The Mathematics of Zukofsky
Check out this Scientific American blog post by Bob Grumman. In it, Grumman takes a deeper look at mathematics in poetry, focusing primarily on Louis Zukofsky's use of an integral sign, which:
appears in Zukofsky’s famous long poem, “A” (first published in 1969), which I won’t say much about–except that the fact that the quotation marks are part of the poem’s title should suggest to you a little of its expressive concern with matters as seemingly minor as punctuation marks.
According to Jeffrey Twitchell-Waas, the webmaster of Z-site: A Companion to the Works of Louis Zukofsky at http://www.z-site.net, who was kind enough to fill me in on what he knew of Zukofsky’s background in mathematics, Zukofsky “often said that he should have been an engineer–and that wasn’t just something he said later in life–recently I saw a letter from the early 1930s to (poet Carl) Rakosi (I think) where he says this. He went to the top math and science HS in NYC and later in the late 1920s he substitute taught there (presumably English) where he met Jerry Reisman as one of his students and who would become one of his best friends over the next decade plus.
Reisman was studying to be an electrical engineer and in the late 20s and early 30s LZ was reading some of his textbooks, such as on the new quantum physics. The mathematical formulas used in “A”-9, LZ always credited to Reisman. During the early 40s LZ worked for Reisman editing electrical technical manuals–the poem “It’s hard to see but think of a sea…” comes out of that. I haven’t run across much evidence that LZ read very deeply in mathematics and hard to say how much he picked up from Reisman. Obviously he felt he had an affinity with numbers and liked playing with formulaic possibilities, such as the tone row of “A”-20. But I doubt any of this is very sophisticated from the perspective of someone who knows a fair bit of math. But, also, I may simply be blind to what I don’t know. Don’t know if John Taggart or his thesis on LZ from the early 1970s would have/know more on this.”
I can’t quote the passage containing the integral sign because I’d have to sell my cat, Spike, to be able to afford the fee Zukofsky’s son, Paul, would charge me, and I don’t want to have to go to court to defend my use of it as scholar’s privilege, which I do believe it would be. I also sympathize with Paul’s reasons for charging what he does for any use of his father’s work. The core of his belief, as I understand it, is that academics quote famous writers’ work for material profit (not necessarily commercial profit but profit, nonetheless, via the tenure, increased salaries, etc., that they gain); hence, they should have to pay more than nominal rent on what they quote. If I didn’t think I could get by with a sort of paraphrase, though, I’d fight PZ to the Supreme Court!
Here’s the integral sign again. In Zukofsky’s poem, it has the word, “music,” just above its top, and the word, “speech,” just below its bottom.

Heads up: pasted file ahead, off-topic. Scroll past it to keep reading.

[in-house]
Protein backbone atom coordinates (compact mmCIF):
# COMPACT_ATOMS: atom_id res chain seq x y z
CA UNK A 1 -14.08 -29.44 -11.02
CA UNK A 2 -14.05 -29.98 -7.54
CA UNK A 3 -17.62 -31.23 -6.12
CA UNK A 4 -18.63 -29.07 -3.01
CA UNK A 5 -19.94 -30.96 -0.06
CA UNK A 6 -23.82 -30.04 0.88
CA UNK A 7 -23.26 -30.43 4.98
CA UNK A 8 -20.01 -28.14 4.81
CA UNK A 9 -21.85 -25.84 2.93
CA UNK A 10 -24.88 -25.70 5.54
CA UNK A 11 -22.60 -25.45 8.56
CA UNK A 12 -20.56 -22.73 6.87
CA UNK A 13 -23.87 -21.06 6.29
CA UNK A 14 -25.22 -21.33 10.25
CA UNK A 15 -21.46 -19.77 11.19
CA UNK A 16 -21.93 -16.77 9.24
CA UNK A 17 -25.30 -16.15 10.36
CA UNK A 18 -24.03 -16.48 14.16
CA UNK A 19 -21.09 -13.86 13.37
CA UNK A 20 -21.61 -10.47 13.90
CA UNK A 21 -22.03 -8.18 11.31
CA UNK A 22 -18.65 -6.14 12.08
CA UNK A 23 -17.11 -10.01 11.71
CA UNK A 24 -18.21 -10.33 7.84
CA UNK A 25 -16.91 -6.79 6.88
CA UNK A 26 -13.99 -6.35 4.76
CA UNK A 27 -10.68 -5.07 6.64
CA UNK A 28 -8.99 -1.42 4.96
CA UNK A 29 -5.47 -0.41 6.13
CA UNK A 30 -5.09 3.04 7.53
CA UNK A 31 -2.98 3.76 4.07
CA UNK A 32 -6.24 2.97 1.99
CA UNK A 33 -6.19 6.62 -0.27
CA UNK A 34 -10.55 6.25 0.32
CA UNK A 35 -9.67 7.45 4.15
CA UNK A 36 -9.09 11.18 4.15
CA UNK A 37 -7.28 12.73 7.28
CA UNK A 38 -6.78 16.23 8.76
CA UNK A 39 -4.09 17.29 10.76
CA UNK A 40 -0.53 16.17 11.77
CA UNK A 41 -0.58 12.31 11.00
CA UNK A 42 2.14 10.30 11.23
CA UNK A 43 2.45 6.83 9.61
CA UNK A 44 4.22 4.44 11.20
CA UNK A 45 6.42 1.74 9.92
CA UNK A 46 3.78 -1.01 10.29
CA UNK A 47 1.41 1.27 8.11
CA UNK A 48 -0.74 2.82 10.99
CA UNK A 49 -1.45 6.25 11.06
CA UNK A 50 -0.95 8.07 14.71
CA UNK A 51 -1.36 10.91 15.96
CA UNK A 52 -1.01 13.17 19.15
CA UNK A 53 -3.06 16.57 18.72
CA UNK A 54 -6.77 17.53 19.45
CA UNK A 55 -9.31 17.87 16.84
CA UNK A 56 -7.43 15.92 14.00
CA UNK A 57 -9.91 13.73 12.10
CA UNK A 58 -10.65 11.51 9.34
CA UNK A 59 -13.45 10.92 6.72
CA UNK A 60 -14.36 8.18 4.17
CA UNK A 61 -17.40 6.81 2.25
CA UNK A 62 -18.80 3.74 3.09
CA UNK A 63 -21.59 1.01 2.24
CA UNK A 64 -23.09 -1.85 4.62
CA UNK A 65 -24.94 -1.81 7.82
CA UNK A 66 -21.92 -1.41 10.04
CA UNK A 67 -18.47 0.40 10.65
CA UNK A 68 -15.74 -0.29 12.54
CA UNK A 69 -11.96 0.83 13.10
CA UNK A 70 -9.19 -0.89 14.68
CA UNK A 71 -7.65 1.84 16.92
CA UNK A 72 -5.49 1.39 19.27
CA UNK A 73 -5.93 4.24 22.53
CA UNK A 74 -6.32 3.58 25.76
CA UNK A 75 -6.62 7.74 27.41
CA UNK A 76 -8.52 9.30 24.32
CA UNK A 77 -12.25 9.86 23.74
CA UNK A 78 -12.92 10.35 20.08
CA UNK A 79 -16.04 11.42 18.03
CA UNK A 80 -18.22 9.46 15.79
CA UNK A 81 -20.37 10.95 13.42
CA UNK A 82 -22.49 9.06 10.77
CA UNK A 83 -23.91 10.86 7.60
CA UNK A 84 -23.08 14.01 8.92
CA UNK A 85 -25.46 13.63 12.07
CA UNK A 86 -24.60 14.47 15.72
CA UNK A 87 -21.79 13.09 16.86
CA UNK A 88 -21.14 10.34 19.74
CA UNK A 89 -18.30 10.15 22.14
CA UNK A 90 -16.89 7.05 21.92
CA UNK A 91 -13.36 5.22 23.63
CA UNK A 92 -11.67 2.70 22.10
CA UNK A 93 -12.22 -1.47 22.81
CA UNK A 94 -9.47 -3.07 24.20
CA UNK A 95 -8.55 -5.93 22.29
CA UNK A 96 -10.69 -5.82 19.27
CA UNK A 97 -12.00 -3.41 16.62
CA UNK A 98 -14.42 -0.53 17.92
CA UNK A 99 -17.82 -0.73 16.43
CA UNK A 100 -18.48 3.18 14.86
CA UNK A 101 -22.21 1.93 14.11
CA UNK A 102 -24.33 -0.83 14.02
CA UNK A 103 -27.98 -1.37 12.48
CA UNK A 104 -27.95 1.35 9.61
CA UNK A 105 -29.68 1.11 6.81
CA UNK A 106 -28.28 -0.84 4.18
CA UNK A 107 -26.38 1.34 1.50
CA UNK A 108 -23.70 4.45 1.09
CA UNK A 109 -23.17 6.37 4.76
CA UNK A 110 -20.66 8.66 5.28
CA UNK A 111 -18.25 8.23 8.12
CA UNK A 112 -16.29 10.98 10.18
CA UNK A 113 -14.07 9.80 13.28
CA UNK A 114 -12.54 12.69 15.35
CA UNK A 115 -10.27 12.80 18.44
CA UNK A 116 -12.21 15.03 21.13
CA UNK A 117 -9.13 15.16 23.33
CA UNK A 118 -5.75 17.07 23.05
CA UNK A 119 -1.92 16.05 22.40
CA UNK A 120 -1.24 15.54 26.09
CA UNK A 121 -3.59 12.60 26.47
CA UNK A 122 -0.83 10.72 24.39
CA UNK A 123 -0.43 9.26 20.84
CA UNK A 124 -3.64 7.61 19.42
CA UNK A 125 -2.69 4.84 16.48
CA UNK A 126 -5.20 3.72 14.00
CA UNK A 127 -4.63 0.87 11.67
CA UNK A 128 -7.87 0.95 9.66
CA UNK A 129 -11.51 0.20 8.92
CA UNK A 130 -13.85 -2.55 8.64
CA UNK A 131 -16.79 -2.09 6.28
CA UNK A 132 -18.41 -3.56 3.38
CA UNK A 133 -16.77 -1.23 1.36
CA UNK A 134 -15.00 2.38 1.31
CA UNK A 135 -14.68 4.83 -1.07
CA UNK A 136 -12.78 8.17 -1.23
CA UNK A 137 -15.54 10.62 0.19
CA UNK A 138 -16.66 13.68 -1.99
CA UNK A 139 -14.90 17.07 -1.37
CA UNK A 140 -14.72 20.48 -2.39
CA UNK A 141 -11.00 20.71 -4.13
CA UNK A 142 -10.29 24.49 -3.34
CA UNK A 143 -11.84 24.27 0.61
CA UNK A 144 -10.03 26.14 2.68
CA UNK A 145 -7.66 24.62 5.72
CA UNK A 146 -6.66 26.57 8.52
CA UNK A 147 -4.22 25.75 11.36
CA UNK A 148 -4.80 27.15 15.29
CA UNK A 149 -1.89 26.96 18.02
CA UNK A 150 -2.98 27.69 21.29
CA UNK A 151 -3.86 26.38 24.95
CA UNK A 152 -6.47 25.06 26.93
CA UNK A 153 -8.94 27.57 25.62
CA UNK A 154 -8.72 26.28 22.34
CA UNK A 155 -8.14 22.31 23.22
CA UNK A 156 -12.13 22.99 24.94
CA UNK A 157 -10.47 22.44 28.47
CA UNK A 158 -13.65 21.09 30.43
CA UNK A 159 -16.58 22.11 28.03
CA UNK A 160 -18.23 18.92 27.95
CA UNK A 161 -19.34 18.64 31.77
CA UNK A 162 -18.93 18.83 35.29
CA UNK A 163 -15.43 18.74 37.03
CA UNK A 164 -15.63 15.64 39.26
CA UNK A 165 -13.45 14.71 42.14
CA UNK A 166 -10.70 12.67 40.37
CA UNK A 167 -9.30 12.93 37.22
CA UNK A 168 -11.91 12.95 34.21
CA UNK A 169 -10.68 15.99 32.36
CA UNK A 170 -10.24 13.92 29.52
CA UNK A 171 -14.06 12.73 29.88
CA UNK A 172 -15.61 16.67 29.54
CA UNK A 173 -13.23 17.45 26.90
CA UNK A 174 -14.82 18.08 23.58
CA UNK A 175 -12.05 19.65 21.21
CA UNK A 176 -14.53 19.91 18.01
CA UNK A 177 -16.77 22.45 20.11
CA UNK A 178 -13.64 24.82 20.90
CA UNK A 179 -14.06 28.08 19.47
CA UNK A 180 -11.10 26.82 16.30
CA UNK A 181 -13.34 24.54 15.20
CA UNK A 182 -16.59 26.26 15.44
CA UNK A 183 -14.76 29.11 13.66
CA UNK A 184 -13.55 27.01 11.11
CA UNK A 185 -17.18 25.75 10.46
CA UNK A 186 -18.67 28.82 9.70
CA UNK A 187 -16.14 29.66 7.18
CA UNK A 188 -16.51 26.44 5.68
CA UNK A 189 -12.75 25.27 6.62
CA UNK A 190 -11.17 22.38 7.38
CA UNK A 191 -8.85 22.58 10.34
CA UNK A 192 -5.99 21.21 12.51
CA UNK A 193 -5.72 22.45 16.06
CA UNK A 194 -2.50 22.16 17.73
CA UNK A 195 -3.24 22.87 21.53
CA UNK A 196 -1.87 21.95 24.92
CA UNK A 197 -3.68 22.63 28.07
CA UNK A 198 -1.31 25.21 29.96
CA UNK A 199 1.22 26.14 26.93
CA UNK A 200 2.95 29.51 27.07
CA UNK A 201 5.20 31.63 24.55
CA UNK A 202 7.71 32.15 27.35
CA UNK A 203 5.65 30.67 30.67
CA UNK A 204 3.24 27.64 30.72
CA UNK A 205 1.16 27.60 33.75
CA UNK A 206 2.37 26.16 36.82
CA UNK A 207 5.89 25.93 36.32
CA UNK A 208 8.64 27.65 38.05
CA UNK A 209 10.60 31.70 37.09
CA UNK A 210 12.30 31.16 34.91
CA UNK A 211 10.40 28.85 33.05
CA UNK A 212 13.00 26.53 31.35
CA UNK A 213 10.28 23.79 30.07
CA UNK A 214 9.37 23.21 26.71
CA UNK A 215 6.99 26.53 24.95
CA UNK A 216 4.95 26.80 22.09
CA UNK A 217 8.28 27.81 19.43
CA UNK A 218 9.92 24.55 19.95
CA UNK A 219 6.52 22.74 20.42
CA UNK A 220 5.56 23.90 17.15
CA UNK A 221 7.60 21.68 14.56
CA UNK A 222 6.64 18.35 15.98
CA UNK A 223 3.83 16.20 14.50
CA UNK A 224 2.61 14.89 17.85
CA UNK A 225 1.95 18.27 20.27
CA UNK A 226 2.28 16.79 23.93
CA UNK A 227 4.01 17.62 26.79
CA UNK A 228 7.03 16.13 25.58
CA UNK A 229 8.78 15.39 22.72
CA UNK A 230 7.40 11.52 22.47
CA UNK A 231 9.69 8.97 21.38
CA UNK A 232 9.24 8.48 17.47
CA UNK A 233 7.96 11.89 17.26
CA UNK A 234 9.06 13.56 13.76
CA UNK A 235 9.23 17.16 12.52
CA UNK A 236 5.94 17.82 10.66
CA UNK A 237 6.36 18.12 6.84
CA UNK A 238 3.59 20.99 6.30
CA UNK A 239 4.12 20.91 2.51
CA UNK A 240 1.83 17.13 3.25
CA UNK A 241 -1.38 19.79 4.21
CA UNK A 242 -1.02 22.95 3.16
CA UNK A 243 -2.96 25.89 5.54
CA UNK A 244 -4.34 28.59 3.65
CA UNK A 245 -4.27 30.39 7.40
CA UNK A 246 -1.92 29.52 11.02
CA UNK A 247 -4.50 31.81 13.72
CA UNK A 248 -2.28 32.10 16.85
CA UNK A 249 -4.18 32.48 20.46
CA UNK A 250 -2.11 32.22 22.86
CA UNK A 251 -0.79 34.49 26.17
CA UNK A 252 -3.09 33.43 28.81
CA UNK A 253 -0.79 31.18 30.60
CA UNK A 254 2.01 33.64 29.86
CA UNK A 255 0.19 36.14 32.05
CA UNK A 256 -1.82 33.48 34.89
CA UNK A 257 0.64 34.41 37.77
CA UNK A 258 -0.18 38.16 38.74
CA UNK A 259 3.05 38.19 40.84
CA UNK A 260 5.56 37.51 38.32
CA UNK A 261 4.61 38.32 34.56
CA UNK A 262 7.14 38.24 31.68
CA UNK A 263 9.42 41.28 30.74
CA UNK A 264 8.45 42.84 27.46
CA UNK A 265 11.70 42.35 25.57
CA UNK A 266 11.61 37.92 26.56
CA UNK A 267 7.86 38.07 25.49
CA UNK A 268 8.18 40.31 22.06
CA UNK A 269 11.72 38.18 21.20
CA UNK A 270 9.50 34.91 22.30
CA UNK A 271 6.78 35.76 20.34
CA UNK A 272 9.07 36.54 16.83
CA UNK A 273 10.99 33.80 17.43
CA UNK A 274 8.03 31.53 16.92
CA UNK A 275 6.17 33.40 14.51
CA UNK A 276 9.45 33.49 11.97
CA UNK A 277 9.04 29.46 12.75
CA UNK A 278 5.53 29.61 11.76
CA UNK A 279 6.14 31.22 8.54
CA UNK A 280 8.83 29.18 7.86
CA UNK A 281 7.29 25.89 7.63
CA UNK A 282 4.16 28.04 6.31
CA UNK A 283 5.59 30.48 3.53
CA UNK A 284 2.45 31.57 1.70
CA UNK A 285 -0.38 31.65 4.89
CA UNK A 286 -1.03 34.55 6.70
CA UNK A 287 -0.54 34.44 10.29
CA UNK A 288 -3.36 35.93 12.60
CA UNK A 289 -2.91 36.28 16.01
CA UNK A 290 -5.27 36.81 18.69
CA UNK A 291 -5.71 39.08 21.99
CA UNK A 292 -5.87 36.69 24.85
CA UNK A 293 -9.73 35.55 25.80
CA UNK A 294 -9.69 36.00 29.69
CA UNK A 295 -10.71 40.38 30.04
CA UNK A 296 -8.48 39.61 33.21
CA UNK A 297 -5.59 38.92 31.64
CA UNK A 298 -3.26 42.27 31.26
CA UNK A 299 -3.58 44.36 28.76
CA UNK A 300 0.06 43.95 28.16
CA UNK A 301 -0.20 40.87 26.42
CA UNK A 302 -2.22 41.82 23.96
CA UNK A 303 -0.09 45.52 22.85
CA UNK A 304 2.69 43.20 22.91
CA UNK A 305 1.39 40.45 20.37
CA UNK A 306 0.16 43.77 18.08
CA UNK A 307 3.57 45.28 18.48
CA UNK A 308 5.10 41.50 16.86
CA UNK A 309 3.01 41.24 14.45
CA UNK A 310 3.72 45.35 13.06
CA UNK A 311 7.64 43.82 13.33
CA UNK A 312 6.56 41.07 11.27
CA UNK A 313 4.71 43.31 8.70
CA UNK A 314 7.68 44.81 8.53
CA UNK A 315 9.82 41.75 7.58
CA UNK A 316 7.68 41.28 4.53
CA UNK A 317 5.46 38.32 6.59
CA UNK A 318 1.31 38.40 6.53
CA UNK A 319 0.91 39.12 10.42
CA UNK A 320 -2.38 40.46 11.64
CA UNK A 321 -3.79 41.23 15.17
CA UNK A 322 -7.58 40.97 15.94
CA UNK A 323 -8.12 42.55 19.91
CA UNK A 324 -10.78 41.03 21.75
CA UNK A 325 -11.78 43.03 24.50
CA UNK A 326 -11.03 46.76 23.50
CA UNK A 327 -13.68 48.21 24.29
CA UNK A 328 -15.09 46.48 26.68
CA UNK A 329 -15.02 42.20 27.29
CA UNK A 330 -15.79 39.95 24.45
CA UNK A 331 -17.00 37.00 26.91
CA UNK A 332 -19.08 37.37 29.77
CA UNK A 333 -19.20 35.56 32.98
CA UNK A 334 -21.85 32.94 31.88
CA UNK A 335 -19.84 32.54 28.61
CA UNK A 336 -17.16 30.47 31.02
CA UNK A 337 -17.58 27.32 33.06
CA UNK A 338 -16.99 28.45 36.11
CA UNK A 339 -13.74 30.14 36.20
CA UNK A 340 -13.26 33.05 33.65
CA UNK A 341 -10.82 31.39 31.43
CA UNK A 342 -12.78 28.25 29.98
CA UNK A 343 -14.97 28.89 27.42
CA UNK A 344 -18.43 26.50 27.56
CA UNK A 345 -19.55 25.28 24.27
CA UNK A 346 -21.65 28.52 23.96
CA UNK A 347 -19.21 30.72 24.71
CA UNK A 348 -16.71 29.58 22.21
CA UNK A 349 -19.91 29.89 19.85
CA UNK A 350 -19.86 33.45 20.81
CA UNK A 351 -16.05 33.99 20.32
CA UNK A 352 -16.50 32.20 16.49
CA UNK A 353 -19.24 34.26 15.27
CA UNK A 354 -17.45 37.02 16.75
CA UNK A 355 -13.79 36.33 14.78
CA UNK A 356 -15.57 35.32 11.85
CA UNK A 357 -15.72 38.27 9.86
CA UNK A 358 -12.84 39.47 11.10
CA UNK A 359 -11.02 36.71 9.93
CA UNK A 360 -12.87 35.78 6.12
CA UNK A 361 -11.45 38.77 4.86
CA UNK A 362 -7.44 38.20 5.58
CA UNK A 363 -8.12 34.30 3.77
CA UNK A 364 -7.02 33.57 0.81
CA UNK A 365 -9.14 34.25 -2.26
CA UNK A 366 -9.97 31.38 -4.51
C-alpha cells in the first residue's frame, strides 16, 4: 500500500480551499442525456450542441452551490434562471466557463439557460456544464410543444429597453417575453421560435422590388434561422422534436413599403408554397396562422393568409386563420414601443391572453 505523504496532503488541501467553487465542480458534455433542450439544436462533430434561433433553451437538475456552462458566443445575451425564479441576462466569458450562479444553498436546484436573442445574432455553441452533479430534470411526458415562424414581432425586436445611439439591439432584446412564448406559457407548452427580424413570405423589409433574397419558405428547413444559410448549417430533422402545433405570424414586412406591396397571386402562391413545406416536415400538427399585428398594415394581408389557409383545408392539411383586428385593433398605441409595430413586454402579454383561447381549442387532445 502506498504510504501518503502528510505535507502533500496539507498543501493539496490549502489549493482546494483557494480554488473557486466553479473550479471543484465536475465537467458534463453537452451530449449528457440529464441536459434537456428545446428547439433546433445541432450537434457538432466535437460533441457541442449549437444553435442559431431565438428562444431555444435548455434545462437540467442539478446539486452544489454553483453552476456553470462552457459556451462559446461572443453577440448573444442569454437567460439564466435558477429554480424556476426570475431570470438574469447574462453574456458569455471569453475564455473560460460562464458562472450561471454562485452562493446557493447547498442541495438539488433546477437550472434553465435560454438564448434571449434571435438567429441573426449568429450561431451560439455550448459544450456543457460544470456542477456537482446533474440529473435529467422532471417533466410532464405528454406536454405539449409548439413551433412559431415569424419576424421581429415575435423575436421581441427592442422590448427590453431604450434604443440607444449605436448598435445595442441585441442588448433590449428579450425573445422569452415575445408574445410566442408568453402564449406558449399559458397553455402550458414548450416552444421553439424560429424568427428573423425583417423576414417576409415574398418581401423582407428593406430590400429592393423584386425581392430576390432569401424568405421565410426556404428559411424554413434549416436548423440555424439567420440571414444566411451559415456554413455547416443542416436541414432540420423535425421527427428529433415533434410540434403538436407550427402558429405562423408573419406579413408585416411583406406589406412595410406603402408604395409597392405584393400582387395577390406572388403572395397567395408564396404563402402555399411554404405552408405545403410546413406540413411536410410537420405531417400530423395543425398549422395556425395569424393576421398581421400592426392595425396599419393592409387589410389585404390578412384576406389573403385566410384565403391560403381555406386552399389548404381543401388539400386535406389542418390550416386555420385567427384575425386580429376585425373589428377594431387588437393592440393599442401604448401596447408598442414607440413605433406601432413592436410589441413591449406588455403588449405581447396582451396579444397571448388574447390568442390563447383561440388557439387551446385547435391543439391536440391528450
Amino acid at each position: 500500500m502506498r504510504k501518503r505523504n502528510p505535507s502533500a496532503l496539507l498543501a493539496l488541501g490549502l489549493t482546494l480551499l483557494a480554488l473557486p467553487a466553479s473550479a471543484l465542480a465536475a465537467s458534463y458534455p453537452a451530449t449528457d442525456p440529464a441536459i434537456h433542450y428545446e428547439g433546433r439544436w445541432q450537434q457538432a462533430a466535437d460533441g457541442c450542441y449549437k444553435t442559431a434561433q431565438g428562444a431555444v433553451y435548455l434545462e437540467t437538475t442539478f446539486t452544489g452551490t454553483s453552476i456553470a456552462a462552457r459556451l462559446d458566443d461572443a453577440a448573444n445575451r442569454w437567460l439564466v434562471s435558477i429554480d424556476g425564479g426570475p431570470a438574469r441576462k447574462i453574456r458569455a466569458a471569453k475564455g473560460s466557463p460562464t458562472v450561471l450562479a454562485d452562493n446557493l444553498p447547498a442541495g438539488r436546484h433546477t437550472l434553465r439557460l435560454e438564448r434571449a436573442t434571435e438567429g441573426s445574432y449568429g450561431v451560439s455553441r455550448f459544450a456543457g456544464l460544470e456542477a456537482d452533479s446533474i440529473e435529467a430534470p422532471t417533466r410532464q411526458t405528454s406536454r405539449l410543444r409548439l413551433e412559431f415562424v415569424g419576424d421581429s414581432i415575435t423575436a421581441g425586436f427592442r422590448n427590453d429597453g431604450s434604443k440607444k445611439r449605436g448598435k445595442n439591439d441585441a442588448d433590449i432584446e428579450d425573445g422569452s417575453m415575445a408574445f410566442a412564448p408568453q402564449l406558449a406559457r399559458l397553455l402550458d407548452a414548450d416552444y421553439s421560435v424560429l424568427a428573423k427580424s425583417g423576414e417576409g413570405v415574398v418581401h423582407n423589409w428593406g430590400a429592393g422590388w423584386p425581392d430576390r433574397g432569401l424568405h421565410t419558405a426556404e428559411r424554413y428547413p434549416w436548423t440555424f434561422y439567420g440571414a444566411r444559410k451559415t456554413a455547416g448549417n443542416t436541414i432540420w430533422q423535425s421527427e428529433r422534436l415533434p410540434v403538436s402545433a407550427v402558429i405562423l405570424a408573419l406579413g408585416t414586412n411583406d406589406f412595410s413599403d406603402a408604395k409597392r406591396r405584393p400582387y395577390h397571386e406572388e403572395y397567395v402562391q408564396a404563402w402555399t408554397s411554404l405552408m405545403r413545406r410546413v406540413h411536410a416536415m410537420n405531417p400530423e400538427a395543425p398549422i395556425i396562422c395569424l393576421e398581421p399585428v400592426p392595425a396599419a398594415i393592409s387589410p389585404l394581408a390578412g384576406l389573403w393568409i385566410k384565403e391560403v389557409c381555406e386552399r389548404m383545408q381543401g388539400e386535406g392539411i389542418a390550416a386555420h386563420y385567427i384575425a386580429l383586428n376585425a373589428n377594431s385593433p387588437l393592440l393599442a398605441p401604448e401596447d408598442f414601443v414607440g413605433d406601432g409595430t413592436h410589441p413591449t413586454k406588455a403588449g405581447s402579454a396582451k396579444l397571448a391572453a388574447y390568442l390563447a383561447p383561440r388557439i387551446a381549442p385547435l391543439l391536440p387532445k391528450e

According to the poem, this represents Zukofsky’s concept of poetry. The poem explains it as basically a continuum containing speech at one end and music at the other. More precisely, if much more clumsily, it means in calculus “the sum of all the infinitesimally-changing values of vocalization ascending from speech (at the lower limit) up to where it becomes music (at the upper limit).” Hence, it represents, “poetry as a patterned integration of words, beginning in speech and ending in music,” as my friend Sabrina Feldman (a, ahem, JPL source of help of mine) put it. (I also need to thank David Webb, a Dartmouth Math professor, who also gave me help.)
I feel it obligatory to discuss Zukofsky’s poem here for several reasons. The first is because of its historical importance (however little the poetry establishment has yet made of it). While mathematics has for a long time occasionally gotten into poetry (notably in the work of some of the 17th Century English metaphysical poets), so far as I know it has done so only as subject, not as actual expressive component–until Zukofsky’s poem. I therefore consider him the inventor of mathexpressive poetry. This, remember, I define as “poetry in which a mathematical operation (or a series of them) is carried out on non-mathematical terms, in the process adding significantly to the poem’s aesthetic value.”
Zukofsky’s poem (poem-within-a-poem, to be precise) is mathematically expressive due to the integral calculus operation a reader must carry out in order to understand it–or solve it, since Zukofsky makes it part of an equation by telling us the integral is what poetry equals. The derivative, “d(vocalization),” that should be included in the equation is implied, I should add, since it is infinitesimal values of vocalization’s non-semantic content that are integrated from zero, presumably to some much higher value, a hundred, say. That is, the continuum begins with highly verbal unmusical speech and ascends (and Zukofsky does want us to believe poetry is at its best when most musical) through less and less verbal vocalizations until it is minimally verbal, and maximally musical).
Much more of this fascinating piece to read here.